• When the task is loaded next time, the last subject’s configuration will be loaded.
    • Unlike the original ML, NIMH ML keeps the last changes of editable variables in the configuration file (per each subject) and does not read the variables from the timing script ever again. When a new subject’s profile is created, the values of editable variables are also copied from the current subject’s configuration. Therefore, in NIMH ML, editable variables are never reset to the initial values written in the timing script, once read. So, to modify their values, do not edit timing scripts. Use the editable variable dialog in the Pause menu.
  • Filename format: Set the format of the default data file name.
    • ‘expname’ or ‘ename’: Experiment Name
    • ‘yourname’ or ‘yname’: Investigator
    • ‘condname’ or ‘cname’: Conditions file name
    • ‘subjname’ or ‘sname’: Subject name
    • yyyy: Year in full (1990, 2002)
    • yy: Year in two digits (90, 02)
    • mmm: Month using first three letters (Mar, Dec)
    • mm: Month in two digits (03, 12)
    • ddd: Day using first three letters (Mon, Tue)
    • dd: Day in two digits (05, 20)
    • HH: Hour in two digits (05, 24)
    • MM: Minute in two digits (12, 02)
    • SS: Second in two digits (07, 59)
  • Data file: Leave this field blank, if you want it to be filled with the default formatted name.
  • [Locate] runtime button: Open the runtime folder. It is Windows’ temporary file folder.
  • [RUN] button: Activated when a task is loaded. Upon its being clicked, the current configuration is automatically saved and the task begins.


  • [Latency test] button: Run a benchmarking trial.
  • Subject screen device: List the screens on the system.
  • [Test] button: Display an animation on the selected screen.
  • Resolution: Pixel width & height of the selected screen. Use [Windows Display Settings] to change the resolution.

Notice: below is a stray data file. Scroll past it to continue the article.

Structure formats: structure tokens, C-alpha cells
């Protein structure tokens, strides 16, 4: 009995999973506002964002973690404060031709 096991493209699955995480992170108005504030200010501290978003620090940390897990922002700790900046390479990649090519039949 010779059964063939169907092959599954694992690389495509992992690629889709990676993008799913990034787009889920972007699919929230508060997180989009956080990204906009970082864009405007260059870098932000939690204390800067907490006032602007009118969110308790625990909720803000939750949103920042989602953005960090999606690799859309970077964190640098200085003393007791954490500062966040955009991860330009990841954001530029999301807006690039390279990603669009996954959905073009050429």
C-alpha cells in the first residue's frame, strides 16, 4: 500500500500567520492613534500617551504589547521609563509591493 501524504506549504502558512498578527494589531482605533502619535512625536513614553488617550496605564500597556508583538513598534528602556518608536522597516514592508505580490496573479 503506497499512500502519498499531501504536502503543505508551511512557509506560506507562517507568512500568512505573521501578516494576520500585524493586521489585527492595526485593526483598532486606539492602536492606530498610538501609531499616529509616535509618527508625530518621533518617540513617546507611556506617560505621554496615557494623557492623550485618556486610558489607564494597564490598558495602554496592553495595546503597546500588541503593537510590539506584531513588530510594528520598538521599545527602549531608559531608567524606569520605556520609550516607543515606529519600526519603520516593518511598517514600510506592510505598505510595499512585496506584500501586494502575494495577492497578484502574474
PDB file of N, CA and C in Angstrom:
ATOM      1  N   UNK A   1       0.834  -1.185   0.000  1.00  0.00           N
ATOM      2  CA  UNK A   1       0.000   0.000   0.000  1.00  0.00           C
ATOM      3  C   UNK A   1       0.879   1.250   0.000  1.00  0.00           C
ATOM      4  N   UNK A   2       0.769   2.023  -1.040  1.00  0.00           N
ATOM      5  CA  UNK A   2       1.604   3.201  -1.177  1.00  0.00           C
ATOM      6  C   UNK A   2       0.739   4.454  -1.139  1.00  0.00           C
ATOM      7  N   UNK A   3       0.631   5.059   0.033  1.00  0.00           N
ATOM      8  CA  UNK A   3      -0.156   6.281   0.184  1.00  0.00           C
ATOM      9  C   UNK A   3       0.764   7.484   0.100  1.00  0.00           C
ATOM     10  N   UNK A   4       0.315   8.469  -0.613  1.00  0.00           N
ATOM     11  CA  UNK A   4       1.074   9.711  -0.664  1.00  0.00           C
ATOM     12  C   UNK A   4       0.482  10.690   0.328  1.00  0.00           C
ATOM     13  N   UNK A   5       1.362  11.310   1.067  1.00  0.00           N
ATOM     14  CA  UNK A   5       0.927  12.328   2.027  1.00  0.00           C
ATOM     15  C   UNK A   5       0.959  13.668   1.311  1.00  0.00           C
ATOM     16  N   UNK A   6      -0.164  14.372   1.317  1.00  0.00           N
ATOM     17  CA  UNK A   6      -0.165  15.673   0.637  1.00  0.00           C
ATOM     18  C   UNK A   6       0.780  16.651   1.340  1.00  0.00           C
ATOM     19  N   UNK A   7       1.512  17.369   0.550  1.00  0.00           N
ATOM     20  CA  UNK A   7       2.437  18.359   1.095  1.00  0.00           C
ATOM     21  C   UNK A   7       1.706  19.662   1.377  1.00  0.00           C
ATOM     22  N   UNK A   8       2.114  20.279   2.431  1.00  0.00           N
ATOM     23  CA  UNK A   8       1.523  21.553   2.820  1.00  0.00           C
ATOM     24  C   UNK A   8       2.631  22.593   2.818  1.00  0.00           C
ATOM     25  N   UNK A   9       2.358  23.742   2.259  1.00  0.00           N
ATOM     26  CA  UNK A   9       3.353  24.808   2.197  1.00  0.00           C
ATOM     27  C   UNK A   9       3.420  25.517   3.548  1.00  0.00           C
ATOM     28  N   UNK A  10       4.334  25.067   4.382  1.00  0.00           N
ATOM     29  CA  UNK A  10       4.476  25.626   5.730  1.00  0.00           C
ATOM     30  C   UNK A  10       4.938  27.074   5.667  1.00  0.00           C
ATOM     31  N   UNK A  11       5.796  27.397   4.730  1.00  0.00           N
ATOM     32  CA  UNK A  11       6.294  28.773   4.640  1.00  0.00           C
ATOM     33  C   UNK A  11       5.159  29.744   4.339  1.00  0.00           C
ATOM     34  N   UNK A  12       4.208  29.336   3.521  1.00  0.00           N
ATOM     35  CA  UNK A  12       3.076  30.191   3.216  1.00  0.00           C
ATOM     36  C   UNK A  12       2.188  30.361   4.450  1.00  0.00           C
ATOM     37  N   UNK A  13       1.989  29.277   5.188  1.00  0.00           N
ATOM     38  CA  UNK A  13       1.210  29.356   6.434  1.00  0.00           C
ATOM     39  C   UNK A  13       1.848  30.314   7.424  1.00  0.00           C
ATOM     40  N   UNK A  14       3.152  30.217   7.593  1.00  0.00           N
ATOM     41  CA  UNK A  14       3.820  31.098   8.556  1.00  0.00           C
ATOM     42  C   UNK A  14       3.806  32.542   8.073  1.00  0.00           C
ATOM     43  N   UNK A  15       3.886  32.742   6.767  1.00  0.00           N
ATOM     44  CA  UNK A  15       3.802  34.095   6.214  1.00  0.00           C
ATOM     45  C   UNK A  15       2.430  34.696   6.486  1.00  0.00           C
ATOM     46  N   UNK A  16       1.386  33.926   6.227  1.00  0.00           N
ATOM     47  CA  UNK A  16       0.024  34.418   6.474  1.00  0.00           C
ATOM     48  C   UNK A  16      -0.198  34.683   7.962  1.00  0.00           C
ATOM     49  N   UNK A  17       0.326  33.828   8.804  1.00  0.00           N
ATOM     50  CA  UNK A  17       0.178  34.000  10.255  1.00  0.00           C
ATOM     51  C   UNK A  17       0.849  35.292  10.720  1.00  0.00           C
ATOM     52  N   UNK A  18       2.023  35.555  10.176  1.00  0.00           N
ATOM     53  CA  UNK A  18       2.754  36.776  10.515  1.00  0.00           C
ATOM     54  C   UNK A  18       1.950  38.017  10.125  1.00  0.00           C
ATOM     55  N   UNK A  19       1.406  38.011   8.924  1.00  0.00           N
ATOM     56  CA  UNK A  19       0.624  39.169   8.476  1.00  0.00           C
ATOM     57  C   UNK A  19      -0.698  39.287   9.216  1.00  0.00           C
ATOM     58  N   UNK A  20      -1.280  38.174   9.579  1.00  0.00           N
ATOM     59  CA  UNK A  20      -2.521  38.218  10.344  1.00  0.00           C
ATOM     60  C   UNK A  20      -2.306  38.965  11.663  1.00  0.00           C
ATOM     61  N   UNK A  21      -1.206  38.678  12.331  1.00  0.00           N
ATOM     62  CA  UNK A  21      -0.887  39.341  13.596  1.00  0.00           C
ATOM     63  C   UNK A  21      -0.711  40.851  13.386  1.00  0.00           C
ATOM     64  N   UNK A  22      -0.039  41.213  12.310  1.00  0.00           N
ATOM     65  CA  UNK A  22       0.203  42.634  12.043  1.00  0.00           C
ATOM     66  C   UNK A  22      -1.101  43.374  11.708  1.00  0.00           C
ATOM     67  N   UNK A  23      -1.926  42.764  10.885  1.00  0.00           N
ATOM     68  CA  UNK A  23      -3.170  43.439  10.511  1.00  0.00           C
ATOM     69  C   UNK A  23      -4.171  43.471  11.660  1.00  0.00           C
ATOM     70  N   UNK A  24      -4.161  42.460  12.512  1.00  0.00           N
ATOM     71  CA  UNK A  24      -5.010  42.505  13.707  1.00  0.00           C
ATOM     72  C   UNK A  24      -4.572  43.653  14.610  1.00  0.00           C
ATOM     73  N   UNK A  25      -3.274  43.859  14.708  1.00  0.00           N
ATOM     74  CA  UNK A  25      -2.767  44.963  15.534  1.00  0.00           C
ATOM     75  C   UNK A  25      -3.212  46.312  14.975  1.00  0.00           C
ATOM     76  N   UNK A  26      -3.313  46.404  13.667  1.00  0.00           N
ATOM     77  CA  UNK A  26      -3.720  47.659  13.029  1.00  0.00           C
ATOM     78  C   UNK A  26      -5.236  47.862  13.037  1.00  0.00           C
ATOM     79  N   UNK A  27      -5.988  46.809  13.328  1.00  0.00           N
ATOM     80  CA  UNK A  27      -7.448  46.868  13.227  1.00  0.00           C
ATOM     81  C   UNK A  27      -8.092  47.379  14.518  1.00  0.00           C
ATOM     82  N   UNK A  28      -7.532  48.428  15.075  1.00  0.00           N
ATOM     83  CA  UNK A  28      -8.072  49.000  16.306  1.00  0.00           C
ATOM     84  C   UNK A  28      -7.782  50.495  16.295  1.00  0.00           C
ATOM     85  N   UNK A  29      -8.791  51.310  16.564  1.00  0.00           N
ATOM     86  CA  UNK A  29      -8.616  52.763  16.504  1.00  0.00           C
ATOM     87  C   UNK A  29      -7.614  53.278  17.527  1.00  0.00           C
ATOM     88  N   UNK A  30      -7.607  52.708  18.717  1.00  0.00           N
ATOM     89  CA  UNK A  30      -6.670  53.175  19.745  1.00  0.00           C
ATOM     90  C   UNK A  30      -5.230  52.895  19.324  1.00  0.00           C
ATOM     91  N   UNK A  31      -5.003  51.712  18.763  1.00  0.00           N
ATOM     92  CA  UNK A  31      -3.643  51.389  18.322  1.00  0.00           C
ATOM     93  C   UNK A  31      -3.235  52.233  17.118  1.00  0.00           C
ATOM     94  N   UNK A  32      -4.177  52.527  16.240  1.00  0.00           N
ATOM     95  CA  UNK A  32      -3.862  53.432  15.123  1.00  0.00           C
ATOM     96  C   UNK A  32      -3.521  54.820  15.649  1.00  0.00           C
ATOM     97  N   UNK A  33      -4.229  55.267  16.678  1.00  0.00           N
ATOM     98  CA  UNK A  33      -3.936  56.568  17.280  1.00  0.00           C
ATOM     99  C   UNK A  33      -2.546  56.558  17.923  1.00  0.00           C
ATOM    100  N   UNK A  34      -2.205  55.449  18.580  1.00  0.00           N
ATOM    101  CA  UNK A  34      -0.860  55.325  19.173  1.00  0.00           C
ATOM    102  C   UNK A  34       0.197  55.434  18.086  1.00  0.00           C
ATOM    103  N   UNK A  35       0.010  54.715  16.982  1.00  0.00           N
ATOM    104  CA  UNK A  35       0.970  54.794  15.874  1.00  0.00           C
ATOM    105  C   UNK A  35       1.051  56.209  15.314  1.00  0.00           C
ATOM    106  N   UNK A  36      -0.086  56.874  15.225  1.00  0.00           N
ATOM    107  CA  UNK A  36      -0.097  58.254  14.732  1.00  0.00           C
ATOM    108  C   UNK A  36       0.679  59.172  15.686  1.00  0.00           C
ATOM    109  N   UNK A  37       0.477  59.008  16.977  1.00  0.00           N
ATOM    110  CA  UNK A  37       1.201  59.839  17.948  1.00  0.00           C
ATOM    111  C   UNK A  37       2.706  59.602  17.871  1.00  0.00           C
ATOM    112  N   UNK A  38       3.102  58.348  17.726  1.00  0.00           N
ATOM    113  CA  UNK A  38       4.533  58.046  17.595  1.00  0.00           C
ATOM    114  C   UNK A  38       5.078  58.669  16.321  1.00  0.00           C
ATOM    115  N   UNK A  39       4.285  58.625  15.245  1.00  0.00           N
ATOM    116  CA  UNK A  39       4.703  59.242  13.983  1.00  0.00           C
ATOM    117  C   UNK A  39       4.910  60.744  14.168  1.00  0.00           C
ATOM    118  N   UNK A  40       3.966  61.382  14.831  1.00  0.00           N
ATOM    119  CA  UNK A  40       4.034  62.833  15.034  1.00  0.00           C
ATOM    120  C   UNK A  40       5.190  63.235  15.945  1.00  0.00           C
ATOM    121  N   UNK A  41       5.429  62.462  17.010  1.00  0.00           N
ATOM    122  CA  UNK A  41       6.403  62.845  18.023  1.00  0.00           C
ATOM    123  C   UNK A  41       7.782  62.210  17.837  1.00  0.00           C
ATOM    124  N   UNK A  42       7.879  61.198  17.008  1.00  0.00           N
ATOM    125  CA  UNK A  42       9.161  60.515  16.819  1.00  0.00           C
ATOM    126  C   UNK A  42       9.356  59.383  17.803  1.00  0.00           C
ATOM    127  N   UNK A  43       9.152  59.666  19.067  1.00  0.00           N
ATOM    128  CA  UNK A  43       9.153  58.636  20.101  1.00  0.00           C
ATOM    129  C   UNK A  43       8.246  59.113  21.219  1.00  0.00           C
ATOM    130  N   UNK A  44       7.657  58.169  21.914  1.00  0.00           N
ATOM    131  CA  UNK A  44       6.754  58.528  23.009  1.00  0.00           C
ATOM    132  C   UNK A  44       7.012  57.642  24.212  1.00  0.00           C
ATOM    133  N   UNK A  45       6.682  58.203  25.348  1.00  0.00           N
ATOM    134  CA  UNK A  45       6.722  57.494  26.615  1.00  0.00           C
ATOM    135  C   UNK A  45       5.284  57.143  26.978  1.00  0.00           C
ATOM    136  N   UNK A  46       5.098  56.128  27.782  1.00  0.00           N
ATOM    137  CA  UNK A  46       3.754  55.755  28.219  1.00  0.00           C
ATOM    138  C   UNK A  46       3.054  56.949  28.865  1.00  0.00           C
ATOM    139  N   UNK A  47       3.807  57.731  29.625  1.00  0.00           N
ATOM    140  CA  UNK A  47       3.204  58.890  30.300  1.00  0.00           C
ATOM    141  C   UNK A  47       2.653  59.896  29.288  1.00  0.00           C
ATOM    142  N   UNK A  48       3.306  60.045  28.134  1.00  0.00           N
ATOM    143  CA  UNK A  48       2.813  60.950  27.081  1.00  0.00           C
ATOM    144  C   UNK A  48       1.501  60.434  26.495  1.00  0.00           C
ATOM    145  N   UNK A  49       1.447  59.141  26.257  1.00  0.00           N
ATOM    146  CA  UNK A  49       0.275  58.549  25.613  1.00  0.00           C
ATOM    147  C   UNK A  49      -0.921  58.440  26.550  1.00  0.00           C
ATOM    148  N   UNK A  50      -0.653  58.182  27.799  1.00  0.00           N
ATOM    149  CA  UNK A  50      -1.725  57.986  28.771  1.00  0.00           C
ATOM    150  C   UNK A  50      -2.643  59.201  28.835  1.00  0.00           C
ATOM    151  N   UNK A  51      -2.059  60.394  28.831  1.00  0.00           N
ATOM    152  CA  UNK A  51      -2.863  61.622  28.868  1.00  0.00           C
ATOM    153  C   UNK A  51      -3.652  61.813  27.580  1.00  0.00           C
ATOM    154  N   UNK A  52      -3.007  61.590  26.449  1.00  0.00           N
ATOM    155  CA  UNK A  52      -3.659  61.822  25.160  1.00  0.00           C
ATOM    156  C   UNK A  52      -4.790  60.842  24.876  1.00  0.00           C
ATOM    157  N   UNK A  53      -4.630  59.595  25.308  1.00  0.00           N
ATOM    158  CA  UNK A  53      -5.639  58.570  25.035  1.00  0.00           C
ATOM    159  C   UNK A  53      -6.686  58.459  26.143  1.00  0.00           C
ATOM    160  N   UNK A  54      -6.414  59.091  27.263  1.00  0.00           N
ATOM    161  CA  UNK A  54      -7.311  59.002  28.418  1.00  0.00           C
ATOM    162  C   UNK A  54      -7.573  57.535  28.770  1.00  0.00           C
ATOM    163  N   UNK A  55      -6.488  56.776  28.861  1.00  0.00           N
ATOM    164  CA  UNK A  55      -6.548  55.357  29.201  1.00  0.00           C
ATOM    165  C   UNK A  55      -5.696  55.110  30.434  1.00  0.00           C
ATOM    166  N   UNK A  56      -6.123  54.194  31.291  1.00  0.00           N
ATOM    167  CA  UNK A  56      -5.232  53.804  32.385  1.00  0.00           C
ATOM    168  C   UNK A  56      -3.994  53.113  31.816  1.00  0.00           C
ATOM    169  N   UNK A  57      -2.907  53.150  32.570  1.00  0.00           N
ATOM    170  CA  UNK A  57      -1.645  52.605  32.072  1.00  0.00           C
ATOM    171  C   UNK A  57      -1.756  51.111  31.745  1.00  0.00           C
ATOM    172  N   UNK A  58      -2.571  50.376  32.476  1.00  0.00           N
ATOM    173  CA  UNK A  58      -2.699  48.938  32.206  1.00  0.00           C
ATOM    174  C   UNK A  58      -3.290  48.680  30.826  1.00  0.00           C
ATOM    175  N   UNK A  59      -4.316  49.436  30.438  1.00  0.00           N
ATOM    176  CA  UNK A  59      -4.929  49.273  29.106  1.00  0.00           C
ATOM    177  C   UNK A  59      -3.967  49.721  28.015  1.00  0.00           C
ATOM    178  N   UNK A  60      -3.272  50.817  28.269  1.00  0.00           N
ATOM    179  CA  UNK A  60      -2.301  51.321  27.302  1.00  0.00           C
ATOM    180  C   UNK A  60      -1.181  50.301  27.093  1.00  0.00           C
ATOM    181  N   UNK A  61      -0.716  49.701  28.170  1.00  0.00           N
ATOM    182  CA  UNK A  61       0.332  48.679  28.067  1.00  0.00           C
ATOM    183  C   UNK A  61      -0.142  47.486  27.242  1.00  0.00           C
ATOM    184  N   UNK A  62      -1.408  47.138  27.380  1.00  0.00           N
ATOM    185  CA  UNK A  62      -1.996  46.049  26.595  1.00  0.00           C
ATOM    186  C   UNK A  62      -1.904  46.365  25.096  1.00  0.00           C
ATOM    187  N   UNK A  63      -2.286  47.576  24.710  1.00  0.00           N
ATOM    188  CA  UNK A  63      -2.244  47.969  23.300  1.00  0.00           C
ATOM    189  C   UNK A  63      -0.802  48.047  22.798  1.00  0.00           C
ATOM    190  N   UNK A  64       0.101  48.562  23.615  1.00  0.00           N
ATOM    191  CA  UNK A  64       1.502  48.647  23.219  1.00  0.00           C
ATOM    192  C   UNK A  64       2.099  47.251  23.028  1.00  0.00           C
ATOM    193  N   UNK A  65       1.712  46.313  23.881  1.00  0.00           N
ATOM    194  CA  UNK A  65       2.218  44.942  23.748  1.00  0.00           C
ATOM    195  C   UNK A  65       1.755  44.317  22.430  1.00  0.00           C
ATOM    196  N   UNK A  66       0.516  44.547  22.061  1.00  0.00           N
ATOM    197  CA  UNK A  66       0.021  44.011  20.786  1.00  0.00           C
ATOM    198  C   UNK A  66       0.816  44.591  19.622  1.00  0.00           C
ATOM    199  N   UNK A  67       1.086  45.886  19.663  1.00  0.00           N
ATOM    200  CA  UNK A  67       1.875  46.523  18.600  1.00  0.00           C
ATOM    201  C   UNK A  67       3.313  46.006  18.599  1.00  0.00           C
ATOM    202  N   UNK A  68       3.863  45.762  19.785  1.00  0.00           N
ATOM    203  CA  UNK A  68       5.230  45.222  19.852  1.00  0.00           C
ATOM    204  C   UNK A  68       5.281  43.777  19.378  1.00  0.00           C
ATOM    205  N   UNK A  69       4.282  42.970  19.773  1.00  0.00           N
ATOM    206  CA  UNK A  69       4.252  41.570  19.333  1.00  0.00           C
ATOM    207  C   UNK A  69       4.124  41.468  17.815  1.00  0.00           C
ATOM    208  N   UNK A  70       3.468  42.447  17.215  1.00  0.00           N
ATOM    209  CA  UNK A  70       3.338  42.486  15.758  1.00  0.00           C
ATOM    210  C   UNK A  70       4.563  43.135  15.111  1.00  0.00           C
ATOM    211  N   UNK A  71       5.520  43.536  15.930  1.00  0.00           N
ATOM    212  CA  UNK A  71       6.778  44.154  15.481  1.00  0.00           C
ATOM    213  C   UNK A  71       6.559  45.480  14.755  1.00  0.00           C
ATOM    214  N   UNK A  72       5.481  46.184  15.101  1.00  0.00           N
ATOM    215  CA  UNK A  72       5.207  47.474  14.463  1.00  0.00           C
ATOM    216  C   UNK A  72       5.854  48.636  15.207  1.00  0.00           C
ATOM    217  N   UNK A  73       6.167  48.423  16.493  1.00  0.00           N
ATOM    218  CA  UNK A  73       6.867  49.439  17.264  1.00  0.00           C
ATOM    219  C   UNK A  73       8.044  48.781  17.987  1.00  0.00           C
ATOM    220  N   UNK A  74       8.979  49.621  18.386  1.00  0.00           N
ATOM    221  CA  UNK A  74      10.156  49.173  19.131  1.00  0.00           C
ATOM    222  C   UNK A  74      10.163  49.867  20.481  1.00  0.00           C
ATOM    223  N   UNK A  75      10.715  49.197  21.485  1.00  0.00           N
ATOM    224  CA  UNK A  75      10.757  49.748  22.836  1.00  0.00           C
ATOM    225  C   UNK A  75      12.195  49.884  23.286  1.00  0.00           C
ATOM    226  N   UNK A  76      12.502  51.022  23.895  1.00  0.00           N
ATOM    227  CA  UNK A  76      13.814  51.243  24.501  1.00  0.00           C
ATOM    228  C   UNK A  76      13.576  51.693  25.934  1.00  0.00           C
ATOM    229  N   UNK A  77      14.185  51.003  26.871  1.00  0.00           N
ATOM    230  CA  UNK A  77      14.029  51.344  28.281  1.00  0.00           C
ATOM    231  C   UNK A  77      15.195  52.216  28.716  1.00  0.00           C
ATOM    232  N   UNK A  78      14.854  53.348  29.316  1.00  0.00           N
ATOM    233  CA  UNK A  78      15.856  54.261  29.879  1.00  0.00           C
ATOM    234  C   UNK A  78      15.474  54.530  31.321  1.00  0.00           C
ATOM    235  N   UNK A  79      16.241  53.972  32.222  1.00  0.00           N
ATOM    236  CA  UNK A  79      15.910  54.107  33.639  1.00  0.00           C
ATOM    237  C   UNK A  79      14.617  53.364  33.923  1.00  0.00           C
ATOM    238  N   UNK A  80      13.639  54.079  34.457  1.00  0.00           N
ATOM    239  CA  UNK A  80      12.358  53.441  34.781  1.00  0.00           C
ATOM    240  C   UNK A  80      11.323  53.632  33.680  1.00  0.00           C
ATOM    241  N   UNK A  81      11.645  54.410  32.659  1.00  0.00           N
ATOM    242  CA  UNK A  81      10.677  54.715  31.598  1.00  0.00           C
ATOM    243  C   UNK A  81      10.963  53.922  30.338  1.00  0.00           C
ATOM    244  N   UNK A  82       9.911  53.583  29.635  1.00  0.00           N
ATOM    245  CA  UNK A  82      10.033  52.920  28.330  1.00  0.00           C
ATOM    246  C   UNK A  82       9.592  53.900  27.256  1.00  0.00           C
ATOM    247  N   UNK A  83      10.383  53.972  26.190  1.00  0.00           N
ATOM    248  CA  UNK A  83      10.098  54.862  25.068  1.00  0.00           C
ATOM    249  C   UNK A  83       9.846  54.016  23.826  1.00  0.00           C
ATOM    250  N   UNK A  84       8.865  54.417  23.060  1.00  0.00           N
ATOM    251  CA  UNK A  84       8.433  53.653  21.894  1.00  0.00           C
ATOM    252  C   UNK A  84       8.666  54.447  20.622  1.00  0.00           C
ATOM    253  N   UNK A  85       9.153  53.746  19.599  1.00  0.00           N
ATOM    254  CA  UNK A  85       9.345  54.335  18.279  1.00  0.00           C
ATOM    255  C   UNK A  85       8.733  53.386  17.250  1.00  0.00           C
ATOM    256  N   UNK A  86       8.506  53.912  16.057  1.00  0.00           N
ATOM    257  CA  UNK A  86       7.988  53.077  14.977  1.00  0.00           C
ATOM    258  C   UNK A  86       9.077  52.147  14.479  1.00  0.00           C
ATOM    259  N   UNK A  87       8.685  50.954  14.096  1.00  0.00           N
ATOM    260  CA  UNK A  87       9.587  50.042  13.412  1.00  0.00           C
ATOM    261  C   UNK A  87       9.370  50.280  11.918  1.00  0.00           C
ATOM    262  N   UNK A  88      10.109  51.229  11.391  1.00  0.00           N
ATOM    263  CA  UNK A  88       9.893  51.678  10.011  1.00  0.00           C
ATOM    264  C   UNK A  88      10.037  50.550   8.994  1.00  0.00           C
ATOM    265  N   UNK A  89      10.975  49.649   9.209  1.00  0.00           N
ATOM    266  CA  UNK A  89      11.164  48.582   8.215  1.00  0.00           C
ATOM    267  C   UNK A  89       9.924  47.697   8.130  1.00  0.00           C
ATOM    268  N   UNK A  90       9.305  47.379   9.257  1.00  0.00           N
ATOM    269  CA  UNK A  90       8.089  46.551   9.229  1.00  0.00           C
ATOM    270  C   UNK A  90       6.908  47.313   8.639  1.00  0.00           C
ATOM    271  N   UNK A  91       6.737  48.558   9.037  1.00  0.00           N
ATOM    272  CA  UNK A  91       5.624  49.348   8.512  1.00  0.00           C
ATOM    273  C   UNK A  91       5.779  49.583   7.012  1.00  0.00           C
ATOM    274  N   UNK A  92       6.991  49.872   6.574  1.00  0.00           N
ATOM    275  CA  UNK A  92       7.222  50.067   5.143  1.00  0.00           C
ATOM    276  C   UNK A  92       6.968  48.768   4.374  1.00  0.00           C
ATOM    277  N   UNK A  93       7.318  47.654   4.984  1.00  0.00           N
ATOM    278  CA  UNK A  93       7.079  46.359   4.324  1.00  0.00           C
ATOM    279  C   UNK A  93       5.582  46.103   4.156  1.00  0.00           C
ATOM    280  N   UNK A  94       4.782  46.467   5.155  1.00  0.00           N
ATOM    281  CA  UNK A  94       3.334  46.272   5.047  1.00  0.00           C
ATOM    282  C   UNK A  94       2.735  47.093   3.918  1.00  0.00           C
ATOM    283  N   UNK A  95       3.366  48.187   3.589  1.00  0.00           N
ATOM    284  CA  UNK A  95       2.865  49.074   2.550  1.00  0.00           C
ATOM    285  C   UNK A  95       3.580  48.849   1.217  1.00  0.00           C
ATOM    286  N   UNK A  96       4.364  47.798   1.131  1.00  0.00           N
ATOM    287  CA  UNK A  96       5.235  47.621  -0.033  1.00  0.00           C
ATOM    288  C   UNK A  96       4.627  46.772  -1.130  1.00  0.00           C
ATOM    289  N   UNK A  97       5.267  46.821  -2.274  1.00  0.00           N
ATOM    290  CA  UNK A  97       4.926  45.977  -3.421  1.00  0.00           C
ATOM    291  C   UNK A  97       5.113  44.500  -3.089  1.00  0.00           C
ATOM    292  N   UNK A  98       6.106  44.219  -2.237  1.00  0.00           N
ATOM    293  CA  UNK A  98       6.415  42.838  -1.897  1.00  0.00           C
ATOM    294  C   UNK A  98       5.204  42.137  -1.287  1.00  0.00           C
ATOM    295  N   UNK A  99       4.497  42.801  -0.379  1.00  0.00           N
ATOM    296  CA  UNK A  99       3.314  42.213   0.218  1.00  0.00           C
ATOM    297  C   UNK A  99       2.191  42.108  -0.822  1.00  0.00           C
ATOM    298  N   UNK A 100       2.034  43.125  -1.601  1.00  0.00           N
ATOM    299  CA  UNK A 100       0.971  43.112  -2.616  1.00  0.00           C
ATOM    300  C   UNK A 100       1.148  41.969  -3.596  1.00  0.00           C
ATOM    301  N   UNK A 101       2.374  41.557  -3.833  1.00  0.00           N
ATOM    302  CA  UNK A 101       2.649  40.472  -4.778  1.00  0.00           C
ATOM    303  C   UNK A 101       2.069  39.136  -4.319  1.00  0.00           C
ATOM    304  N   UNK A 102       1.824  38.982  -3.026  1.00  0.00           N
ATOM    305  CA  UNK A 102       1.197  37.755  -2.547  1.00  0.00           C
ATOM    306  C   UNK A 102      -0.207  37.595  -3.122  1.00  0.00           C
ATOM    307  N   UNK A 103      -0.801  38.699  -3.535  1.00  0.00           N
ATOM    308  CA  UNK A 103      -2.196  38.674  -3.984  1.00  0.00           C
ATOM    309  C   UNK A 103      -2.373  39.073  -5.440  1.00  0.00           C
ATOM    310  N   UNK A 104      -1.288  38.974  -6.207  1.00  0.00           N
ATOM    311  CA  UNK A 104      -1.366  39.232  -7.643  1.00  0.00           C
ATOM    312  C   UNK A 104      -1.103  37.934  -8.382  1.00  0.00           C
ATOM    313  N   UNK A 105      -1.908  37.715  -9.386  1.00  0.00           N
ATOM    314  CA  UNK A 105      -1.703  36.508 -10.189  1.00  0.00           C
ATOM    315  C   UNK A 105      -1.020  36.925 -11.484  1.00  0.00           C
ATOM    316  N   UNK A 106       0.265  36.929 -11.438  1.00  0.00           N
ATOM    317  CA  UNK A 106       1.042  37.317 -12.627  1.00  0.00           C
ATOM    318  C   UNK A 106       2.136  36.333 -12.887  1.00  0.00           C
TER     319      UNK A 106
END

• Diagonal size (cm): Enter the diagonal screen size (in cm) of the subject's screen.
  • Viewing distance (cm): Enter the distance (in cm) from the subject's eyes to the screen.
  • Pixels per degree: This number is used by Monkey Logic to compute the degrees of visual angle. It allows users to specify stimulus coordinates in degrees instead of pixels.
  • Fallback screen rect.: This fallback screen is a windowed subject screen and is used for testing when there is only one monitor. [LEFT TOP RIGHT BOTTOM] in Windows’ pixel coordinates.
  • Forced use of fallback screen: Force the subject screen to be displayed in a window.
  • Vsync spinlock: This is a period before the vertical blank time in which ML stops other jobs and just waits for screen flipping.
  • Subject screen background: Background color of the subject screen.
  • Fixation point, Eye tracer, Joystick cursor, Touch cursor: Allow you to use either an image/movie or a circle/square of given color and size for these objects.
  • Photodiode trigger: Display black and white squares in turns at the selected location to drive the photodiode.

Task Submenu(s)

Task Selection Settings

  • On Error: What to do if the subject makes an error.
    • Ignore will simply disregard errors when the next condition is selected.
    • Repeat immediately will cause the same condition to be played repeatedly until the correct response is chosen (i.e., trialerror(0) has been set by the timing file).
    • Repeat delayed will throw that condition into the queue, but at a later point in the block; this can happen an indefinite number of times for a given condition. If a particular condition is repeatedly performed incorrectly, increasing numbers of copies of this condition will "pile-up" later in the block, though still interspersed with whatever other conditions still remain to be played.
  • Conditions: Determines the method used to select the next condition.